A survey of hand washing as a prevention of diarrhea diseases among primary school pupils in Njoro sub- county, Nakuru Kenya.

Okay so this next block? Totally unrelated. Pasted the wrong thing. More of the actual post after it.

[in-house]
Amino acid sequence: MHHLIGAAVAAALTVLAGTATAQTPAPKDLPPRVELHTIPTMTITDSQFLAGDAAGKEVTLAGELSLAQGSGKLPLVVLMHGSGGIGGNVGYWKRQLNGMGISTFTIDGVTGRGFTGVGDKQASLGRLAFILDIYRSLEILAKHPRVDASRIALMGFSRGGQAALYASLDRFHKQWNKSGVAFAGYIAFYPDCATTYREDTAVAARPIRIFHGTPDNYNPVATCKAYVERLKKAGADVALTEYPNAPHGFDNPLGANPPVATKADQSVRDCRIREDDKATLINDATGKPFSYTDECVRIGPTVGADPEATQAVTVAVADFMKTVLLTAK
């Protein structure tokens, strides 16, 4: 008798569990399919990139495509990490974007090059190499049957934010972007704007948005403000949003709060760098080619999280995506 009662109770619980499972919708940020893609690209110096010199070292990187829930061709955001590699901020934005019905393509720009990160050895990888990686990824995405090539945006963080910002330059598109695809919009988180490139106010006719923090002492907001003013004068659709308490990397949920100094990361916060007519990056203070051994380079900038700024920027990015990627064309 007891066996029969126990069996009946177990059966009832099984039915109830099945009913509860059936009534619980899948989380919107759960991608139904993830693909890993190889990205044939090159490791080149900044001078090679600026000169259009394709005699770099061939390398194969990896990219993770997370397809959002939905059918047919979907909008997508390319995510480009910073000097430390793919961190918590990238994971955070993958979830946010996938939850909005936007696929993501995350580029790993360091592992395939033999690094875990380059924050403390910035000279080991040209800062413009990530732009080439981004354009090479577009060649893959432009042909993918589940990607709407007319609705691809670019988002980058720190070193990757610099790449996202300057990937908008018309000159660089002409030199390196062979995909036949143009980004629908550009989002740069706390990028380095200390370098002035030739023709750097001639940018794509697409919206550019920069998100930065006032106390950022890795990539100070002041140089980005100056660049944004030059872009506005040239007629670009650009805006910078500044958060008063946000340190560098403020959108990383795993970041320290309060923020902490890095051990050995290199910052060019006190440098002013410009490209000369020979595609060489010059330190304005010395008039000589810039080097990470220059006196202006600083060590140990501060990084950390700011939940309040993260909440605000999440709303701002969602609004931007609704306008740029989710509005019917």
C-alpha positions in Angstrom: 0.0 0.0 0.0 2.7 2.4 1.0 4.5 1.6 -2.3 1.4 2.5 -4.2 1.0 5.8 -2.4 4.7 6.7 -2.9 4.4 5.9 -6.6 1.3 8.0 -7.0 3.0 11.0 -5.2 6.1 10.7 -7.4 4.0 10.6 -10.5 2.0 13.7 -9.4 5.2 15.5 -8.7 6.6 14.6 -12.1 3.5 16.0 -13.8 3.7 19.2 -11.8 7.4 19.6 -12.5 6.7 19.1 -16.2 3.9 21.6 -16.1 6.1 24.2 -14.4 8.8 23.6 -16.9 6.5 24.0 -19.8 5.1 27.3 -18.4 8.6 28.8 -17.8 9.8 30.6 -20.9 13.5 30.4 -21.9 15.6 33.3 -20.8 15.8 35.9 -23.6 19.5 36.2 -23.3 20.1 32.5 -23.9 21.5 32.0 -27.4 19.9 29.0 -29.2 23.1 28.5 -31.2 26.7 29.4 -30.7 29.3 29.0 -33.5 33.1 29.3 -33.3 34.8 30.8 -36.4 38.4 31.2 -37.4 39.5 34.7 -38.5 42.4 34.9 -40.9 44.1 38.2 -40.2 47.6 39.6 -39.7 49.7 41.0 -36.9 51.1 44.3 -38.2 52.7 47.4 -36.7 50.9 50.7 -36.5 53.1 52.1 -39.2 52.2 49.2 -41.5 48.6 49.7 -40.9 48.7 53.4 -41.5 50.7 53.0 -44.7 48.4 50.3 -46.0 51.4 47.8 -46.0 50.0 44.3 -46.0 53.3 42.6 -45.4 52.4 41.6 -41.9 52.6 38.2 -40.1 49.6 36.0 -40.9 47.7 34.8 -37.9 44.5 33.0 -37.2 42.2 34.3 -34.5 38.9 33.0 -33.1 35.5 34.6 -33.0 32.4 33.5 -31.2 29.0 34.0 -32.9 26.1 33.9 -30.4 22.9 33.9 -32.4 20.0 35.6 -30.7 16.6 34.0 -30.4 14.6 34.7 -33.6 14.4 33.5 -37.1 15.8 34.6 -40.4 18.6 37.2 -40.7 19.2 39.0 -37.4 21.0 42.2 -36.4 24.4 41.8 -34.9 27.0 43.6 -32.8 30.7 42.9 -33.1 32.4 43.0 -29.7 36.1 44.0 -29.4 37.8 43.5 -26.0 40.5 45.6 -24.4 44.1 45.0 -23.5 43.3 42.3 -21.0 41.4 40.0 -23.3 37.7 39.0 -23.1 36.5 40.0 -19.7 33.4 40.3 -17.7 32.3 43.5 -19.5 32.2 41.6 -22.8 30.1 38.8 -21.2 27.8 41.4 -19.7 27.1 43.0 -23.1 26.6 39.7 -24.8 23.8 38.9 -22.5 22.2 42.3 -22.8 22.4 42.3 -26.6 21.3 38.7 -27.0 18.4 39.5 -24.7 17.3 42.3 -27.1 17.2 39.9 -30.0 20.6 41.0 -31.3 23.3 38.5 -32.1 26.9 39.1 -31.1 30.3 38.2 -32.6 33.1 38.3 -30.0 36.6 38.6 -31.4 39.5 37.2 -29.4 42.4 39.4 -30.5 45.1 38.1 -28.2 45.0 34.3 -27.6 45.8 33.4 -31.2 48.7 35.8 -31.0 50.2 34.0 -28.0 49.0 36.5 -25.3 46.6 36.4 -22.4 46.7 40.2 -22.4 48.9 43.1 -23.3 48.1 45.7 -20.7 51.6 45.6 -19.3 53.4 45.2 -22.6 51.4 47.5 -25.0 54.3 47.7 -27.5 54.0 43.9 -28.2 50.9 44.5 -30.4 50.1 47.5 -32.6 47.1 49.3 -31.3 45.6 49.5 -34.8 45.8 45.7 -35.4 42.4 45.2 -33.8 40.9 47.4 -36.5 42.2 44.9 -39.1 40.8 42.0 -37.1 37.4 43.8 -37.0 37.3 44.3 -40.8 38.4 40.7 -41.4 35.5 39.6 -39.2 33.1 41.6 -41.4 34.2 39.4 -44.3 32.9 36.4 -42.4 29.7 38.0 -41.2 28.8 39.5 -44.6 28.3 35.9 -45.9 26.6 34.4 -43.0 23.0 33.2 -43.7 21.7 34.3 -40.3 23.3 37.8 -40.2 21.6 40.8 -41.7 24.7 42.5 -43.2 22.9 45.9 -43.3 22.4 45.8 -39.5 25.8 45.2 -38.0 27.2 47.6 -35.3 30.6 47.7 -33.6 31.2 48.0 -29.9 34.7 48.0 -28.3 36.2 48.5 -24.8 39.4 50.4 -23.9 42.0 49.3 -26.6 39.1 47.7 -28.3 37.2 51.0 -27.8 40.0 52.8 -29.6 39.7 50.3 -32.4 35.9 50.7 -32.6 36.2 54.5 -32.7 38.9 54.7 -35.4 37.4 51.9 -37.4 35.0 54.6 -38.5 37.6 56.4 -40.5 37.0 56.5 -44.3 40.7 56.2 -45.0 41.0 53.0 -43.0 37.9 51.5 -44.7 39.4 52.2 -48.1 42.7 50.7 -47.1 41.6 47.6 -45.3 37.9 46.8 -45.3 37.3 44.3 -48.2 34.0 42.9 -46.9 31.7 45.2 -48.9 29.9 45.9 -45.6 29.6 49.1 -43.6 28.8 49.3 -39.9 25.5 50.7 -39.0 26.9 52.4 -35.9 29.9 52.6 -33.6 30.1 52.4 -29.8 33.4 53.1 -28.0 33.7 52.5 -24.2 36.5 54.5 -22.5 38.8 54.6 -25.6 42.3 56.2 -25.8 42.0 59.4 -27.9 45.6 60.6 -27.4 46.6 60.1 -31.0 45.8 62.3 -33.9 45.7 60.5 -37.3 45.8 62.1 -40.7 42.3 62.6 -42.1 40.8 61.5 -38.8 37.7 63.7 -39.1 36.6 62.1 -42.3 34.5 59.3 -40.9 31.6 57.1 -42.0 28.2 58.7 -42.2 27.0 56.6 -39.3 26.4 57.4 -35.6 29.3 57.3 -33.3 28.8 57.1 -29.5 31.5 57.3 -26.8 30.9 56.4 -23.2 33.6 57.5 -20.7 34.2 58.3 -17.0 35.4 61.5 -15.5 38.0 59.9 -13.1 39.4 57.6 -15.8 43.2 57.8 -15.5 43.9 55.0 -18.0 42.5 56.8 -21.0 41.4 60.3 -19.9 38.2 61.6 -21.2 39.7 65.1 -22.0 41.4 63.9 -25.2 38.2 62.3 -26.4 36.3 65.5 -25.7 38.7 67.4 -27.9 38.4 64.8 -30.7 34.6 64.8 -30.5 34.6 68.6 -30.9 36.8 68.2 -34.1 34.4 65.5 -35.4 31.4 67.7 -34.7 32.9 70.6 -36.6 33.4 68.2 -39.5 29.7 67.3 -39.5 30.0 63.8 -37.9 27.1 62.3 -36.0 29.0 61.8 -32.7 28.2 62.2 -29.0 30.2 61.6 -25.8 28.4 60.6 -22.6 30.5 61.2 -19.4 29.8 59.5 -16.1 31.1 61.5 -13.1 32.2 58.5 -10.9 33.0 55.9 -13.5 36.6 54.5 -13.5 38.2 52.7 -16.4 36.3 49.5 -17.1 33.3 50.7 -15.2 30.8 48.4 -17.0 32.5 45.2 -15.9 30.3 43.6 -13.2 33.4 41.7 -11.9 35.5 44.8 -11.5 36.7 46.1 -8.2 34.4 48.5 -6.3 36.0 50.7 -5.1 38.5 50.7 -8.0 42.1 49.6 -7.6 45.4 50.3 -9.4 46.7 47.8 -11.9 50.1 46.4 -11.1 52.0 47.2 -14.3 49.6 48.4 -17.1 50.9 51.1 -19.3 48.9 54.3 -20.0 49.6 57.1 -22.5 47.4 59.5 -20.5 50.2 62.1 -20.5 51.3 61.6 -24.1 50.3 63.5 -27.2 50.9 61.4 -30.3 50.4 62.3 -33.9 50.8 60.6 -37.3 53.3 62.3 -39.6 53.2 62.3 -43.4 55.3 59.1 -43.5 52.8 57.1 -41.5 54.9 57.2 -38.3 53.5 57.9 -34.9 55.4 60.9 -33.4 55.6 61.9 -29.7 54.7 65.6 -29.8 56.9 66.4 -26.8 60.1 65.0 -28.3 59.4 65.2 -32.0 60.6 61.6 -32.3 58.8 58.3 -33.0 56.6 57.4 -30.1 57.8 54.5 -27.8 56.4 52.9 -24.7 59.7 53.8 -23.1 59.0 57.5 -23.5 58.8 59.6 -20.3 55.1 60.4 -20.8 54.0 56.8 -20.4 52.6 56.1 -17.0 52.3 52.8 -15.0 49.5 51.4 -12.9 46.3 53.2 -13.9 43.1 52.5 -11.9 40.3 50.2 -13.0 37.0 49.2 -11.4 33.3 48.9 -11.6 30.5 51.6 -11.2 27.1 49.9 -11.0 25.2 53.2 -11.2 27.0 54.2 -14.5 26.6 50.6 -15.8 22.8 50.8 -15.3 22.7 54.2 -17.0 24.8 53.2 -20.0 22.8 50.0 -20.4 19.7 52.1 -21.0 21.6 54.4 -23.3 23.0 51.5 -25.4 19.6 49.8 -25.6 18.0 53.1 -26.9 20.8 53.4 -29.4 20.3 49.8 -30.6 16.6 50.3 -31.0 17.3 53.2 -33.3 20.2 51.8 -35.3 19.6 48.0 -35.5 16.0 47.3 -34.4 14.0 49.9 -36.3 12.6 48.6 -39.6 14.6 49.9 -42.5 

The high incidence of diarrhoea disease and other communicable diseases among children due to poor personal hygiene and sanitation remains a concern on the public health agenda in most countries. To address the problem efficiently an understanding of knowledge, attitude and practice among target populations is needed to plan and design behavioural interventions. It is against this background that the present study was carried out to determine the level of knowledge and practice of handwashing among children in public and private schools in Njoro Sub-County, Nakuru County, Kenya. A cross-sectional survey research design of primary schools in Njoro sub-county was conducted. Cluster, stratified and random sampling techniques were used subsequently to get a sample of 30 schools, including both public and private, in all the five divisions in the sub-county. Purposive sample of 30 headteachers were interviewed while simple random sample of 360 pupils were issued with researcher administered questionnaires. School conditions and facilities were recorded using observation checklist. Data was analyzed with the aid of SPSS version 20. Descriptive statistics, percentages, frequencies and means were used to summarize the findings. Inferential statistics, Chi-square, regression and correlation were used to check the relationships between variable at a 5% level of significance. The findings indicated that knowledge, attitudes as well as school conditions have high influences on handwashing practices among primary school going pupils. Majority of the pupils (91.4%) demonstrated knowledge on the importance of hygiene, however there was low observance of handwashing practice. It was established that majority of the pupils 229 (70.9%) were not washing their hands regularly after visiting the toilet. At least 59.3% of the pupils had at one time in their lives suffered from diarrhea. School conditions and facilities were noted to greatly influence handwashing practices among school children. Among the key recommendations, education stakeholders are supposed to provide adequate facilities and personnel to facilitate the handwashing practice. Campaigns need to be held frequently to sensitize the residents as well as the school going pupils on the importance of handwashing to create awareness as well ensuring their paradigm shift on their attitudes towards the practice. The findings are useful to all stakeholders such as Ministry of Education, Ministry of Health, Ministry of Water and Sanitation programmes, Parent Teachers Associations (P.T.A.S.). This union will foster stronger linkages that will pave the way for collaboration between the Ministry of Health and school management in ensuring effective handwashing practices among the children.